Rounds v. Hartford, Hartford Fin. Servs., Inc., 4:20-CV-04010-KES

CourtUnited States District Courts. 8th Circuit. United States District Courts. 8th Circuit. District of South Dakota
Docket Number4:20-CV-04010-KES
Decision Date11 June 2020

TIM ROUNDS, Plaintiff,
CO., Defendants.



June 11, 2020


Plaintiff, Tim Rounds, filed this action alleging common law bad faith and unfair trade practices under SDCL § 58-33-5. Docket 1. Defendant Hartford Financial Services, Inc., moves to dismiss for lack of personal jurisdiction under Federal Rule of Civil Procedure 12(b)(2). Docket 12. Rounds opposes the motion. Docket 16. For the following reasons, the court denies the motion to dismiss.


Construing the facts in a light most favorable to the non-moving party, Rounds, the facts are as follows:

Rounds is a resident of Pierre, South Dakota. Docket 1 ¶ 1. Hartford Financial Services Group, Inc., (HFSG) is incorporated in Delaware and has its principal place of business in Connecticut. Docket 13-2 at 1; see also Docket 1 ¶ 2. HFSG is "a financial holding company for a group of insurance and non-

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insurance subsidiaries . . . that provide property and casualty [insurance], group benefits and investment products to both individual and business customers in the United States[.]" Docket 13-1 at 1.

This case concerns allegations of bad faith and unfair trade practices in the handling of a workers' compensation claim. See Docket 1. In July of 2015, Rounds was working as a claims adjuster for Doss & Associates. Id. ¶ 6. On July 2, 2015, while working, Rounds lost his footing on a wet metal roof and fell several times. Id. ¶¶ 7-8. "Rounds was diagnosed with a left cerebellar stroke caused by a left vertebral artery dissection (VAD)" on July 9, 2015. Id. ¶ 10. Rounds underwent various treatments, including being in the hospital for 10 days and undergoing 2 weeks of in-patient rehabilitation. Id. ¶¶ 14-15. This treatment and care resulted in medical expenses that were compensable under South Dakota workers' compensation laws. Id. ¶ 16.

Rounds notified Doss & Associates of the accident within the time required under South Dakota law. Id. ¶ 19. Doss & Associates is insured by Hartford Casualty Insurance Company. Docket 13-3 at 1-4. HFSG is the parent company of Hartford Casualty Insurance. See Docket 13-1 at 1-2. After investigating, defendants denied Rounds' claim on November 6, 2015. Docket 1 ¶ 32. Rounds alleges that defendants "failed to conduct a reasonable investigation of the facts and the law required to determine whether compensation was due," and "avoided investigating facts or opinions that might support" compensation. Id. ¶¶ 39-40. Rounds also alleges that defendants misrepresented South Dakota law and knew that "the falls at work didn't need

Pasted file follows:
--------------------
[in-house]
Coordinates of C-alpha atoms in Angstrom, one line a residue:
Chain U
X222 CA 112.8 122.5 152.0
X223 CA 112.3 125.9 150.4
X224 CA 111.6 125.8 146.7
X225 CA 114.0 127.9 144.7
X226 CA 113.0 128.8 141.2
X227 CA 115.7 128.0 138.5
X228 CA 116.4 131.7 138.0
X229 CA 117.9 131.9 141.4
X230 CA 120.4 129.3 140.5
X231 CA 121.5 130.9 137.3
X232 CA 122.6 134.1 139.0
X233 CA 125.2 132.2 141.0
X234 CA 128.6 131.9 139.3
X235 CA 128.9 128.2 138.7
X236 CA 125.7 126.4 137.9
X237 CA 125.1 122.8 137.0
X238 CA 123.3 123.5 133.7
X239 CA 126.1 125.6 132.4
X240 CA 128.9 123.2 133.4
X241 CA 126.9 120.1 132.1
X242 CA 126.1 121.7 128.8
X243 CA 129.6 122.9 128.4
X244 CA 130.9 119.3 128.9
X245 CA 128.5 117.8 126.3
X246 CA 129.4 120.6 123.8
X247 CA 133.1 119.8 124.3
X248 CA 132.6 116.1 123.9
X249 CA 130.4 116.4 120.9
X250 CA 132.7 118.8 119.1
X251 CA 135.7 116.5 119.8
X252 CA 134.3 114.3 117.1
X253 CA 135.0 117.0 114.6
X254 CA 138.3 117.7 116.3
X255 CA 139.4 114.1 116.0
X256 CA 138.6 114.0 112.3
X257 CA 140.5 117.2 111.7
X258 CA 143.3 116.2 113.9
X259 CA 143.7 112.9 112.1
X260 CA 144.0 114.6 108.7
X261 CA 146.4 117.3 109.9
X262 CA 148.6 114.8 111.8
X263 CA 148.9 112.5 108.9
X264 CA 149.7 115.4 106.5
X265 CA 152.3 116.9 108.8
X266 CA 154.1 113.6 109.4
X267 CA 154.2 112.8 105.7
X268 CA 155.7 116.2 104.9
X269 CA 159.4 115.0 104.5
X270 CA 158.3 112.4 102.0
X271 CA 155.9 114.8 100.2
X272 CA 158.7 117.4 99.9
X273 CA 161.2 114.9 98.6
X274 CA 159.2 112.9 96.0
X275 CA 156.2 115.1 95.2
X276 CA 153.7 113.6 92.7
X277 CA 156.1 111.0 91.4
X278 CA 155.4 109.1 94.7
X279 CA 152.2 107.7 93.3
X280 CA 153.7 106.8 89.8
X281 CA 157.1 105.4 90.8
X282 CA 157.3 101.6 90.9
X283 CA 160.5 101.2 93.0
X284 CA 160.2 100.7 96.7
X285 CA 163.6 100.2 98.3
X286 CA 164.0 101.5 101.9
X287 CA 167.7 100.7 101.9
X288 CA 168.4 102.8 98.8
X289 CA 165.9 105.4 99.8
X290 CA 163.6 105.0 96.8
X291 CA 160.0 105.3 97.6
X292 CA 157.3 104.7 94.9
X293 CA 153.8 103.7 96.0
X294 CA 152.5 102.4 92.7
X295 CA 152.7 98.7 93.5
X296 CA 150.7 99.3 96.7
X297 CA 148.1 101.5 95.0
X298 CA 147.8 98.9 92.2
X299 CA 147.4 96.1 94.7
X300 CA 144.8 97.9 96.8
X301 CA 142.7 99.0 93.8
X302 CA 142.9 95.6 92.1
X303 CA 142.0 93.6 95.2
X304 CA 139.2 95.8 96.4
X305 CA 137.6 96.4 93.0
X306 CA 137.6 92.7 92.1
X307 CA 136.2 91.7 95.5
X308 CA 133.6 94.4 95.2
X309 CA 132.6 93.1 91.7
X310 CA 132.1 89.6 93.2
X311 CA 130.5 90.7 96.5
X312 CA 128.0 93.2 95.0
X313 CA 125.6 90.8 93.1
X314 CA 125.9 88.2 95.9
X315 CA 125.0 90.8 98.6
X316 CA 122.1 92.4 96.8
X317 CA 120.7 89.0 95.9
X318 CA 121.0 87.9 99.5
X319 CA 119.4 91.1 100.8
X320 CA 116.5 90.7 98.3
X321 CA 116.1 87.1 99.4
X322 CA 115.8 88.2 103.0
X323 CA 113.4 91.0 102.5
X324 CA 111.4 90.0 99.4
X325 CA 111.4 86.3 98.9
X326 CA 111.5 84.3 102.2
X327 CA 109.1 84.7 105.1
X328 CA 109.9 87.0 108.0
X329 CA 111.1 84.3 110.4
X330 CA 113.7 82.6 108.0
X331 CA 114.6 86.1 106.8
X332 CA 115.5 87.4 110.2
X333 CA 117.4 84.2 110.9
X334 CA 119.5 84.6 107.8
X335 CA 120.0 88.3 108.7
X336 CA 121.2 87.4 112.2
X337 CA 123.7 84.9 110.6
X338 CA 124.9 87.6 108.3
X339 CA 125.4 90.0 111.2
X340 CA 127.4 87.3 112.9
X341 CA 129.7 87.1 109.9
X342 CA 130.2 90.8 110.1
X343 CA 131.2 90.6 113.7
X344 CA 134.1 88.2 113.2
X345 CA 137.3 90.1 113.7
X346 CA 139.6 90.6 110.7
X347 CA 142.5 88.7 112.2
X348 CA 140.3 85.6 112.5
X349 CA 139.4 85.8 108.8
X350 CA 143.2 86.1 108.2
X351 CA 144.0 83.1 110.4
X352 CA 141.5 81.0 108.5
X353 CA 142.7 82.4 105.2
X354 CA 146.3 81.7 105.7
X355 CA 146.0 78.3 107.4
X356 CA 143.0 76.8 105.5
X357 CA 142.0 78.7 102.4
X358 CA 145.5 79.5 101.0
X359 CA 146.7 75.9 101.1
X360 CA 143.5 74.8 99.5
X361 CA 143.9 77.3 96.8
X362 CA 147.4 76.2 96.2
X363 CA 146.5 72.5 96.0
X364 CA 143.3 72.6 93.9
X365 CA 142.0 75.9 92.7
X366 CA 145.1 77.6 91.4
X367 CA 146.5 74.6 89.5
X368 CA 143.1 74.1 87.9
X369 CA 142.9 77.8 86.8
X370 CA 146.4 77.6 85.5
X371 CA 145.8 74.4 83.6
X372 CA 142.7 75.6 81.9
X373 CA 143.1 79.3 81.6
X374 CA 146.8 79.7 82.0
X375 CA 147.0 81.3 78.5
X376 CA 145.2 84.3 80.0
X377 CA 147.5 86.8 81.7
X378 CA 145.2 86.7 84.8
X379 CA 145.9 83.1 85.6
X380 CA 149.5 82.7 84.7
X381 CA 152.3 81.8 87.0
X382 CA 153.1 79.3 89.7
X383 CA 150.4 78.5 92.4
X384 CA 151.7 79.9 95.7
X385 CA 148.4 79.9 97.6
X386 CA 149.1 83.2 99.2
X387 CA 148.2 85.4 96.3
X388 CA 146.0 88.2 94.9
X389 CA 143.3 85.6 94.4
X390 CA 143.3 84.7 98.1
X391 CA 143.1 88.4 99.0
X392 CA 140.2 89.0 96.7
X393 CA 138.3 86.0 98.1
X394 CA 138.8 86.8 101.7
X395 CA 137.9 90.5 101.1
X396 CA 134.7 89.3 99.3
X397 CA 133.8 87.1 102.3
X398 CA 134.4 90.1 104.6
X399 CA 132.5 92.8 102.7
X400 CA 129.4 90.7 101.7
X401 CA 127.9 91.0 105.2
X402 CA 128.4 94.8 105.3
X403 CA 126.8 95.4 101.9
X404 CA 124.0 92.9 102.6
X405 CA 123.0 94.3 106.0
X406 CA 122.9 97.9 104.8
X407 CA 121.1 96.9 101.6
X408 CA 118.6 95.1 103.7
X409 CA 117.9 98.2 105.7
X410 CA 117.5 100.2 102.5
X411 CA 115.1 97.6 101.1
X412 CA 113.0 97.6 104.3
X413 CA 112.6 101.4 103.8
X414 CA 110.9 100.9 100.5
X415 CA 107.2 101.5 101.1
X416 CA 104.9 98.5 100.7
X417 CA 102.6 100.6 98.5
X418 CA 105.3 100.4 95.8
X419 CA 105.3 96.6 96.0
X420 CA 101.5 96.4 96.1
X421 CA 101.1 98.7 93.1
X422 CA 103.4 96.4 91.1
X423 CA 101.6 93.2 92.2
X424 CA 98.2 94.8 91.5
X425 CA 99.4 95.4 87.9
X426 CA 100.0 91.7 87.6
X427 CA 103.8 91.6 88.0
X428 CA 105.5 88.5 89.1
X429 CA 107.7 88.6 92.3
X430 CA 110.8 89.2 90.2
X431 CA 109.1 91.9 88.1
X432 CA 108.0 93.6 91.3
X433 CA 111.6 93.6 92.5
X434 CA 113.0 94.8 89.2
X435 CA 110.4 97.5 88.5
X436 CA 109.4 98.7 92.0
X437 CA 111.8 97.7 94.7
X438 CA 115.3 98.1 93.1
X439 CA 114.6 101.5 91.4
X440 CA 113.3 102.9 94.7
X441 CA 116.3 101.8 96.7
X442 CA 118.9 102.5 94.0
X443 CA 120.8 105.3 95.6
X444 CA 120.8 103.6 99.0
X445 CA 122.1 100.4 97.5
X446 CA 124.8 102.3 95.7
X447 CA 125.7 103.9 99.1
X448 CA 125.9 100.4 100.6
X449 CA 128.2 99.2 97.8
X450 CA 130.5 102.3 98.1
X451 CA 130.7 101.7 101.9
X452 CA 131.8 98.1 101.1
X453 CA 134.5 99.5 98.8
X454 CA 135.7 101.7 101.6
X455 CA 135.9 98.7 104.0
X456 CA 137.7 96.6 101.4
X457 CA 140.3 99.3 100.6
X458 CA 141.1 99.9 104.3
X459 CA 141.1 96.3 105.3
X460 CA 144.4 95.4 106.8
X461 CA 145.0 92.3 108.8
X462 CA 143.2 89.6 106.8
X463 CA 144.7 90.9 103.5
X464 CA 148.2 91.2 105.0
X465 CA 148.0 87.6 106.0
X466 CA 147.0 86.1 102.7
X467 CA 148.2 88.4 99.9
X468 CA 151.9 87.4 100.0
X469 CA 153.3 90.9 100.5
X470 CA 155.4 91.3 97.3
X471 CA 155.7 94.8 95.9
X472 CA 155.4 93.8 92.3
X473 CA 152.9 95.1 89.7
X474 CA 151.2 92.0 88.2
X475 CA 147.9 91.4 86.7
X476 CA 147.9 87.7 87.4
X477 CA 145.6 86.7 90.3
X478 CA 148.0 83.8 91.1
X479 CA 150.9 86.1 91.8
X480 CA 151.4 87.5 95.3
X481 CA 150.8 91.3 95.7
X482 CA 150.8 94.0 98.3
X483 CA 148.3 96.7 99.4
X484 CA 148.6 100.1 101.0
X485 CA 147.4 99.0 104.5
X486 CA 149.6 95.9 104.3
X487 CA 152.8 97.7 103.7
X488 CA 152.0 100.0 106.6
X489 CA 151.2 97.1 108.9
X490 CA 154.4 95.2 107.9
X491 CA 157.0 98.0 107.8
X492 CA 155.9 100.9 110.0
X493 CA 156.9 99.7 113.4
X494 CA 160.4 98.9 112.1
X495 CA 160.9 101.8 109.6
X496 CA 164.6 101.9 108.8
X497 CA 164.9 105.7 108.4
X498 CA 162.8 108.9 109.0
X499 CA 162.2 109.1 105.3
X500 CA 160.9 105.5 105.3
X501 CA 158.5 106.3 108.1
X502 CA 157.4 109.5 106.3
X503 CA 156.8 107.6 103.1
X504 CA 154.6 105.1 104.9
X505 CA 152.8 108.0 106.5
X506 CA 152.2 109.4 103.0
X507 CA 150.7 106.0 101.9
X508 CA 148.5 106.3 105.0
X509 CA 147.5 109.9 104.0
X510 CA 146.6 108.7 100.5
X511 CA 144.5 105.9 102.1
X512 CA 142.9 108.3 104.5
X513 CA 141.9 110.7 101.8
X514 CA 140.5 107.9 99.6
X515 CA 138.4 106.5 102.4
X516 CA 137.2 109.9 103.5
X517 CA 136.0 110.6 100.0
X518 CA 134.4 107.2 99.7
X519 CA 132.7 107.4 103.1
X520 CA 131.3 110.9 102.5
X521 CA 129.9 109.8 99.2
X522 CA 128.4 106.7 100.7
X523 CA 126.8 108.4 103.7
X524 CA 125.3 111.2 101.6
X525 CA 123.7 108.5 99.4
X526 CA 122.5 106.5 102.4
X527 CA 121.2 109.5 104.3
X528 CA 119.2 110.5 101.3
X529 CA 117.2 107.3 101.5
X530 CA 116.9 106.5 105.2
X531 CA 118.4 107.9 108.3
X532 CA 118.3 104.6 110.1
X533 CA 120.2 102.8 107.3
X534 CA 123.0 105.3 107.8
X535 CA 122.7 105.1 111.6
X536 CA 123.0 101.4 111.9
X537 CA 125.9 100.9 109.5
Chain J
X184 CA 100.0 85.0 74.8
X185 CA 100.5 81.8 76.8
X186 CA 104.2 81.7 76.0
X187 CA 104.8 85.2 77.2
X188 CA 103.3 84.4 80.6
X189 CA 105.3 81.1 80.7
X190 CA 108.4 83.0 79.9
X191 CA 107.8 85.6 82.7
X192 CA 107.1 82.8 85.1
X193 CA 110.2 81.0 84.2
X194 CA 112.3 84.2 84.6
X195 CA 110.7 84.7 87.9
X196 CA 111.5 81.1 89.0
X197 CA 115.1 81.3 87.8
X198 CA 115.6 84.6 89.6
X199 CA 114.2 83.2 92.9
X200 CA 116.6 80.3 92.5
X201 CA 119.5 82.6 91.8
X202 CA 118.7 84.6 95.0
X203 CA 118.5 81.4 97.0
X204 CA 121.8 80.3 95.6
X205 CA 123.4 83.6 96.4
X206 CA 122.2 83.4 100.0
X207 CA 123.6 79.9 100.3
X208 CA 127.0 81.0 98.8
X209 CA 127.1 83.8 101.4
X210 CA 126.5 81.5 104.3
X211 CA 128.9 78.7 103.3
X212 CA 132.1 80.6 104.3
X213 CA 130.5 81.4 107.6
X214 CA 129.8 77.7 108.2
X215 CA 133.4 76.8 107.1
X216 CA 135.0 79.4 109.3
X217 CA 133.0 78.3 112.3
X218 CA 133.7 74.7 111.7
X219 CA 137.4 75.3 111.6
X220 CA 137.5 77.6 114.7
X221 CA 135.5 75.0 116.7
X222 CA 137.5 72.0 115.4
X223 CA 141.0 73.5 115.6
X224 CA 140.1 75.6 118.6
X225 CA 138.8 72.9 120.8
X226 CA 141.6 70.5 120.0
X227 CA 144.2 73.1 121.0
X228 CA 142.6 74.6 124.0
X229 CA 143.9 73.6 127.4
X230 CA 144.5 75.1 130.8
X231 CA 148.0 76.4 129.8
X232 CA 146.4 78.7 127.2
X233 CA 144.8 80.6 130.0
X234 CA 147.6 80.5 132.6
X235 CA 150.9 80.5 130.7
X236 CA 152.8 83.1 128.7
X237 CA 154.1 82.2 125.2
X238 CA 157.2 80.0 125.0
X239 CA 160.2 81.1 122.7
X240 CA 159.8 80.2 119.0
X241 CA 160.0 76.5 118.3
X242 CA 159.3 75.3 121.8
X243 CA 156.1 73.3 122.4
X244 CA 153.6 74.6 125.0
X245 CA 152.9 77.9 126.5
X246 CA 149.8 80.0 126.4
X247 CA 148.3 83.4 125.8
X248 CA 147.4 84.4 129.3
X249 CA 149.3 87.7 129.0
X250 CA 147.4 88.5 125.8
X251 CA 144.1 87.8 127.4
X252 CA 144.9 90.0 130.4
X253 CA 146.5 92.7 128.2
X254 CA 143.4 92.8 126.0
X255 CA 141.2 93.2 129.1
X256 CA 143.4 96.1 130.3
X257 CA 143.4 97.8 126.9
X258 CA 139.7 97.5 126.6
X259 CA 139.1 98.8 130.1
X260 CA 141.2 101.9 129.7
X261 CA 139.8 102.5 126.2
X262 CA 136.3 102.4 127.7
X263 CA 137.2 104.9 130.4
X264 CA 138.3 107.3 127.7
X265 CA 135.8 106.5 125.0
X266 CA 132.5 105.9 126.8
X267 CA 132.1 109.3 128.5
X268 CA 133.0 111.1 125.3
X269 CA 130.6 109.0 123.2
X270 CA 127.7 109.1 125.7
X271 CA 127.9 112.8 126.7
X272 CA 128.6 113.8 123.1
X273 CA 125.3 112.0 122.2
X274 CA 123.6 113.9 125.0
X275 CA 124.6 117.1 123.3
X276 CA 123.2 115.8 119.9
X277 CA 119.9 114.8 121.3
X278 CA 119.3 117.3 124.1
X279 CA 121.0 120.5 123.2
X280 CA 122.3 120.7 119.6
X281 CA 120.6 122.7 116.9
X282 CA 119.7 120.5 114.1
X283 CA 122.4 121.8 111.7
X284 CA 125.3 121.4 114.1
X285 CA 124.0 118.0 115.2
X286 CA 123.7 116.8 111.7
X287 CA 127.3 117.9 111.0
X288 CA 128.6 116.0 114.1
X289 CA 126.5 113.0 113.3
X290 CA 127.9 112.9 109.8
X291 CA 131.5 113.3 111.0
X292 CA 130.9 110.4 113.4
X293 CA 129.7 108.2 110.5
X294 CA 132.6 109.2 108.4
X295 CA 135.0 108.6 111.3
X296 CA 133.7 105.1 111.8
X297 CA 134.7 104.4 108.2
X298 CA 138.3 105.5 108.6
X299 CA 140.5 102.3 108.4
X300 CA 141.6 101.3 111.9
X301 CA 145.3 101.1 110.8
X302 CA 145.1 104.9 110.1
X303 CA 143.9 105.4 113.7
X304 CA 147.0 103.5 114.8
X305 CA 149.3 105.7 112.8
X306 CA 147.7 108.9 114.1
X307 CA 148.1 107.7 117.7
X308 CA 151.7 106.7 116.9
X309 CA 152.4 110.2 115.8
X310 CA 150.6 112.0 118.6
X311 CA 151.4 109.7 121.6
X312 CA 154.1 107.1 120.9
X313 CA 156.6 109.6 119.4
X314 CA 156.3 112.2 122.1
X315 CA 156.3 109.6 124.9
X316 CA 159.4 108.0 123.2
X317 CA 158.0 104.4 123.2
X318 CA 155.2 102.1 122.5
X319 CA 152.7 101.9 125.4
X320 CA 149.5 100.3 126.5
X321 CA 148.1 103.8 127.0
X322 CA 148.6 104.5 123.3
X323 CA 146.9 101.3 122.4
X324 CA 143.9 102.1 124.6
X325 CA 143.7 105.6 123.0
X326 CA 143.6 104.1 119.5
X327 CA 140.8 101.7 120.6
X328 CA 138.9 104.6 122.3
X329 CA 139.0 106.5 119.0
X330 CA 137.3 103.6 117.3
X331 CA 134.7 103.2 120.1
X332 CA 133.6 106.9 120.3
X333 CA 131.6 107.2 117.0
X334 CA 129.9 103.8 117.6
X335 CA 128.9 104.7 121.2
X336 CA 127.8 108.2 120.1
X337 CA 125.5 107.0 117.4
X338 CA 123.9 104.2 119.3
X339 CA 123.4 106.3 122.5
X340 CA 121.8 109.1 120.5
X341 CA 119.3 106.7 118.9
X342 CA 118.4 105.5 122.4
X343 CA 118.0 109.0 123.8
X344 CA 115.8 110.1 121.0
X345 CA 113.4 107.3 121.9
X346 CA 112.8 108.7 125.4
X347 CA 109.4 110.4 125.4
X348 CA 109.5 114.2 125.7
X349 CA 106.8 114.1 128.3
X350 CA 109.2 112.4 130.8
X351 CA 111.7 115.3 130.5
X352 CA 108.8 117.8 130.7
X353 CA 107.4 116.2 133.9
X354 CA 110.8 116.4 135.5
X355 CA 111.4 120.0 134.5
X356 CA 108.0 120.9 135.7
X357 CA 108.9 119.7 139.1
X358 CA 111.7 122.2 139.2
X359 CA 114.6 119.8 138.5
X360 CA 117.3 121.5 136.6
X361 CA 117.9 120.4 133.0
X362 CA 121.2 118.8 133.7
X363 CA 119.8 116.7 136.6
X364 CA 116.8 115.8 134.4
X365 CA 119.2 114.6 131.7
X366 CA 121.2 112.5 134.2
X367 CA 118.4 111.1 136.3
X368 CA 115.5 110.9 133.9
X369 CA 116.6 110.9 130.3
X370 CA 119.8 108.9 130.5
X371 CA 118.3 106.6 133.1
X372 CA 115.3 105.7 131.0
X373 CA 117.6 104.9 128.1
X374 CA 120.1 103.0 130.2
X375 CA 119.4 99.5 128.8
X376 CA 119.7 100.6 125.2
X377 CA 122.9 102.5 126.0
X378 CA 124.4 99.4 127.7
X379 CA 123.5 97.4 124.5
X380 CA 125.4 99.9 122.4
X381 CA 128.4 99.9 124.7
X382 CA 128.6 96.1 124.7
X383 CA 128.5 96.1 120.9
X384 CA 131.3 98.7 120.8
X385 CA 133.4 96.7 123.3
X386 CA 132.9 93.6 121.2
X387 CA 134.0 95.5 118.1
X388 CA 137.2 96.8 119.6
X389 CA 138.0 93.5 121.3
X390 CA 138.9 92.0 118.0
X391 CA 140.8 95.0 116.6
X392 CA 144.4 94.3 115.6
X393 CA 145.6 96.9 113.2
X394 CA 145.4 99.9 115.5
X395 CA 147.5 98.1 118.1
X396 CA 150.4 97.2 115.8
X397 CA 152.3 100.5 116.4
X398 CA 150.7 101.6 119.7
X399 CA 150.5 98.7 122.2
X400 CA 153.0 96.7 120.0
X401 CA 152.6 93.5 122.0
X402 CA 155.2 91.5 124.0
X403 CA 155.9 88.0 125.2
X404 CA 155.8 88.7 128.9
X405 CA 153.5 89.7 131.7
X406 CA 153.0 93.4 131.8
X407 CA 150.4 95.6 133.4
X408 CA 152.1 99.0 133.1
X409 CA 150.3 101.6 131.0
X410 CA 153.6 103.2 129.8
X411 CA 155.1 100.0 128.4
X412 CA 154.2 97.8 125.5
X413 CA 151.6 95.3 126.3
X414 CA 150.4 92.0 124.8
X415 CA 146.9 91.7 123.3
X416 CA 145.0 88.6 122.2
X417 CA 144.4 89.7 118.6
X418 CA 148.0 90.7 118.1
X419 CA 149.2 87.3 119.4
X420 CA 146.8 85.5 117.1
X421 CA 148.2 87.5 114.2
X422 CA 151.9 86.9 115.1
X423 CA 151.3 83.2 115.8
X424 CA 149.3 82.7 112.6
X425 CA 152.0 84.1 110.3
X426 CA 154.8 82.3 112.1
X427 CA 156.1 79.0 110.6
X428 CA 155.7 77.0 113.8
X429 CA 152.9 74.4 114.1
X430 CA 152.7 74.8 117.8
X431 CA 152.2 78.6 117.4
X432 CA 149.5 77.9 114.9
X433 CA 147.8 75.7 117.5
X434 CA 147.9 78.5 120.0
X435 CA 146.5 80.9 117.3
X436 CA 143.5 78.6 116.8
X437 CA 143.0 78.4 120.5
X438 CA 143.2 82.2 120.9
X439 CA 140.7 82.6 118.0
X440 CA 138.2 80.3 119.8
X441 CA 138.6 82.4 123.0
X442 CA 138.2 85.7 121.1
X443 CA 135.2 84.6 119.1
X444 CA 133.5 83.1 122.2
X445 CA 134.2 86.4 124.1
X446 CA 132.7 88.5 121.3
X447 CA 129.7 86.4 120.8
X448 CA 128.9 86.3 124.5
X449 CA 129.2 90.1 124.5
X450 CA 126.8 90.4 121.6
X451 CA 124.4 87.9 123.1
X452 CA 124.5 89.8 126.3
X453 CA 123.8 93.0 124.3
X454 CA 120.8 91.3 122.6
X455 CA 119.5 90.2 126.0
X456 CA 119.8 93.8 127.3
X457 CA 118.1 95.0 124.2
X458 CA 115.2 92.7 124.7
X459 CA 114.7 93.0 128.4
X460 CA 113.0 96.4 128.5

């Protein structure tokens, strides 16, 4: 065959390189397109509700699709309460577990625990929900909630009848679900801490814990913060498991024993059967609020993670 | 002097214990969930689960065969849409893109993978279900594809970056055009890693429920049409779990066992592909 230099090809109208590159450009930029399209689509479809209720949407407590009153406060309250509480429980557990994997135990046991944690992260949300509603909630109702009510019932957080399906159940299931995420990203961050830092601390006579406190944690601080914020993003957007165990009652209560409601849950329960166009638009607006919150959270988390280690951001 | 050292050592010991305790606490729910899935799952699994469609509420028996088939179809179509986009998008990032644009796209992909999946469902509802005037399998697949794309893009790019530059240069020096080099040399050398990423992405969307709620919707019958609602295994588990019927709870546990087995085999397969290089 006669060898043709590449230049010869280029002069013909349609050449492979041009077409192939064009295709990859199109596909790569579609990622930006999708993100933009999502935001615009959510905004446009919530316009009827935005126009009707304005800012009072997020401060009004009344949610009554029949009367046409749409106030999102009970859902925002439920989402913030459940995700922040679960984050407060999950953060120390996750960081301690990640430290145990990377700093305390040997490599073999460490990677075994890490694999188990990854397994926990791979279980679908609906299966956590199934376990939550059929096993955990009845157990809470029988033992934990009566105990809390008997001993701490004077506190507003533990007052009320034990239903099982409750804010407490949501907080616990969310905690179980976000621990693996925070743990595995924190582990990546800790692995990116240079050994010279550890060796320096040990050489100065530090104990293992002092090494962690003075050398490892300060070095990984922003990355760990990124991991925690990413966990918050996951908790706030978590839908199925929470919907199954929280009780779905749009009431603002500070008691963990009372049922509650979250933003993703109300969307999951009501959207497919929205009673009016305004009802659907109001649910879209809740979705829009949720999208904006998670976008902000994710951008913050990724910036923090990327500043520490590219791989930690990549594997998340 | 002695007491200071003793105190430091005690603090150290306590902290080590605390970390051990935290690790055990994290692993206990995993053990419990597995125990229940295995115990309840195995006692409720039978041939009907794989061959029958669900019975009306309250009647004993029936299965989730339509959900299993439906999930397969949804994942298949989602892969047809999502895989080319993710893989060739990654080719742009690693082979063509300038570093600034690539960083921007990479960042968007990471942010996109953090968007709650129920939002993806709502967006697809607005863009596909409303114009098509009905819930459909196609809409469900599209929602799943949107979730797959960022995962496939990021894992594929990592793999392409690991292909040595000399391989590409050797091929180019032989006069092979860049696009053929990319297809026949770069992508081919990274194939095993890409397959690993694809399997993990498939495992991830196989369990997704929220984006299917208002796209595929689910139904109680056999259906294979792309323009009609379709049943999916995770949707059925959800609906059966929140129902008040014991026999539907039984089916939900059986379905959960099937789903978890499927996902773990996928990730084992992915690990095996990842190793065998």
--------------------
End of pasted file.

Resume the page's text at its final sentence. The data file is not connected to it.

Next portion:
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to be the only cause of his dissection and stroke, but only needed to be one of the major contributing causes." Id. ¶ 26. Rounds relied on defendants' misrepresentations, which "caused Rounds to delay seeking legal assistance to challenge the denial" of his claim. Id. ¶¶ 42-47.


A party may move to dismiss a claim for lack of personal jurisdiction. Fed. R. Civ. P. 12(b)(2). The court must view the facts in a light most favorable to the party opposing the motion. Aaron Ferer & Sons Co. v. Diversified Metals Corp., 564 F.2d 1211, 1215 (8th Cir. 1977). To defeat a motion to dismiss for lack of personal jurisdiction, the plaintiff has the burden of making a prima facie showing that jurisdiction exists. K-V Pharm. Co. v. J. Uriach & CIA, S.A., 648 F.3d 588, 591 (8th Cir. 2011). The court may consider not only the pleadings but also affidavits, exhibits, or other evidence attached in support or opposition. Id. at 592 (citing Dever v. Hentzen Coatings, Inc., 380 F.3d 1070, 1072 (8th Cir. 2004)). "While the plaintiff[] bear[s] the ultimate burden of proof, jurisdiction need not be proved by a preponderance of the evidence[.]" Epps v. Stewart Info. Servs. Corp., 327 F.3d 642, 649 (8th Cir. 2003) (citing Dakota Indus., Inc. v. Dakota Sportswear, Inc., 946 F.2d 1384, 1387 (8th Cir. 1991)).